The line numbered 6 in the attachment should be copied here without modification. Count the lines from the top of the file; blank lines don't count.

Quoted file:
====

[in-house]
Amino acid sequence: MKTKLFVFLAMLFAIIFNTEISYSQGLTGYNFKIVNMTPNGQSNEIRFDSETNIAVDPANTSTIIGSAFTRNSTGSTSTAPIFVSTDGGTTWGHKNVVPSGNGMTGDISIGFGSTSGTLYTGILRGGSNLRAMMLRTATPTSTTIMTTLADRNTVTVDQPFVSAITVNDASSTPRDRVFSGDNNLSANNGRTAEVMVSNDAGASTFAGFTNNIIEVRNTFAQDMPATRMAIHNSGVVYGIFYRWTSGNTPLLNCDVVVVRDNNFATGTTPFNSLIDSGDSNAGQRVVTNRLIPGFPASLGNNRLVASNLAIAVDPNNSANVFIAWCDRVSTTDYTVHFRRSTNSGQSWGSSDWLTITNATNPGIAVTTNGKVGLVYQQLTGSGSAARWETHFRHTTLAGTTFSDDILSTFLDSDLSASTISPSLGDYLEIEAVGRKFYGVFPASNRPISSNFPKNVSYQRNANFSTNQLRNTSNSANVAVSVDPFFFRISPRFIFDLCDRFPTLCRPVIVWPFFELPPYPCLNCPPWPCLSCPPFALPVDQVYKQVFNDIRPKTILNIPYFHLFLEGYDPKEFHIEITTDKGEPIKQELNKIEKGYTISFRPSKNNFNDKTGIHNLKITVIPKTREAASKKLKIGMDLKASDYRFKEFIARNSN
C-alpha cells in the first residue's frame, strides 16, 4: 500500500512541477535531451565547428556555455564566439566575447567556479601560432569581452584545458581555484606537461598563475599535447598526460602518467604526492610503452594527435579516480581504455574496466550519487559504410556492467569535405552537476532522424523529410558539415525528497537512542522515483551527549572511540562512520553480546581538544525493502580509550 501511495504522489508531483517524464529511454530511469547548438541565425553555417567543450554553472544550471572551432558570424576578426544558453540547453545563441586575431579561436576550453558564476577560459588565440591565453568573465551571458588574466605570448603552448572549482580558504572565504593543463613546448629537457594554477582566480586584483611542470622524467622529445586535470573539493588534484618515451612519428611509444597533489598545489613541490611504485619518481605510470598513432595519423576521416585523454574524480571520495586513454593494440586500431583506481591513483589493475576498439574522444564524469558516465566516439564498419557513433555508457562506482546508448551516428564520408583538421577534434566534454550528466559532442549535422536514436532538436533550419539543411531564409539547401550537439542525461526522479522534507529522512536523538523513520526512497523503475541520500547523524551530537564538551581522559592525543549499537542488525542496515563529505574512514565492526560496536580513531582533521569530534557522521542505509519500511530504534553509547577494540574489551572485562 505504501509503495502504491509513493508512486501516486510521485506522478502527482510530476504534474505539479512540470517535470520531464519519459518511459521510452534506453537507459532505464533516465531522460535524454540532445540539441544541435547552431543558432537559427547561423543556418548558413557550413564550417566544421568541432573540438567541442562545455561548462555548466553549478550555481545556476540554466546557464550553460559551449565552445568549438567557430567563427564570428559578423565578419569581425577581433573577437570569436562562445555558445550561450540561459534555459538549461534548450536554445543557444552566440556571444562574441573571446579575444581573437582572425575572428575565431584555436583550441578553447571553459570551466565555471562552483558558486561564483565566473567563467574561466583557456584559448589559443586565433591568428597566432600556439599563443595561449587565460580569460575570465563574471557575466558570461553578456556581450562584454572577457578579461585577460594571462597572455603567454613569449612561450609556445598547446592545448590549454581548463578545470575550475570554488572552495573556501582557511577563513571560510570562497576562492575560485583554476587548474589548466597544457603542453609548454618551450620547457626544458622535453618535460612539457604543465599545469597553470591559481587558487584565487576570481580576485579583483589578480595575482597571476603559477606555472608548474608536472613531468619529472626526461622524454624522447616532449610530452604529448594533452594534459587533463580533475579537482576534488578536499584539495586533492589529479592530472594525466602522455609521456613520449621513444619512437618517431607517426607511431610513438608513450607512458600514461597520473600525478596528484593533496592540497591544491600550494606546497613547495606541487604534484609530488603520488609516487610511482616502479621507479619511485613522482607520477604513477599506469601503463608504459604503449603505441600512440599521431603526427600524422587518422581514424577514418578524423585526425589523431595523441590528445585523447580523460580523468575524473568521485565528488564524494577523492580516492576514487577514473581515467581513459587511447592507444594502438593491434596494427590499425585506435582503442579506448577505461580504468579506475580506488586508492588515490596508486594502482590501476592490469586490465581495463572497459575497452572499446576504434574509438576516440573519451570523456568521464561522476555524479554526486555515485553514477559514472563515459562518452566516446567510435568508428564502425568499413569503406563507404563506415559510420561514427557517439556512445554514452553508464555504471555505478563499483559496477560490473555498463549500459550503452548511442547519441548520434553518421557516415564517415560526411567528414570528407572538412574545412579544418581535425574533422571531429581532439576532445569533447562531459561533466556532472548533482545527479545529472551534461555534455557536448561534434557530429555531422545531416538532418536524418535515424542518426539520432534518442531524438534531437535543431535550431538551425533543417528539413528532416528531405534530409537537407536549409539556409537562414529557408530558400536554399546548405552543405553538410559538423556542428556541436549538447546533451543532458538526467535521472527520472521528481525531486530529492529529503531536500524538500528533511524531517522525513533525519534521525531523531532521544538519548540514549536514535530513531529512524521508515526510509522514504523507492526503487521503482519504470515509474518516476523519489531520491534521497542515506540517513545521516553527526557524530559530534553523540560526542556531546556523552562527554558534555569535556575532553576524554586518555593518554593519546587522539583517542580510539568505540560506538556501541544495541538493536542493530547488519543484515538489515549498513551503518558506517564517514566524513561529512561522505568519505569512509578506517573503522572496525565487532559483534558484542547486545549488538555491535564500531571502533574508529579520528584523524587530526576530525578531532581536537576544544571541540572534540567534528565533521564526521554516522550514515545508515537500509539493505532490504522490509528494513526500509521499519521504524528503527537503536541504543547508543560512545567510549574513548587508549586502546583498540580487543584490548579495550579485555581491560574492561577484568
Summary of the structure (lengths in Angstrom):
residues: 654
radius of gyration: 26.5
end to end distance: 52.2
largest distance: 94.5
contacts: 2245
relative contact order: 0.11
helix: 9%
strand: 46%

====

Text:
radius of gyration: 26.5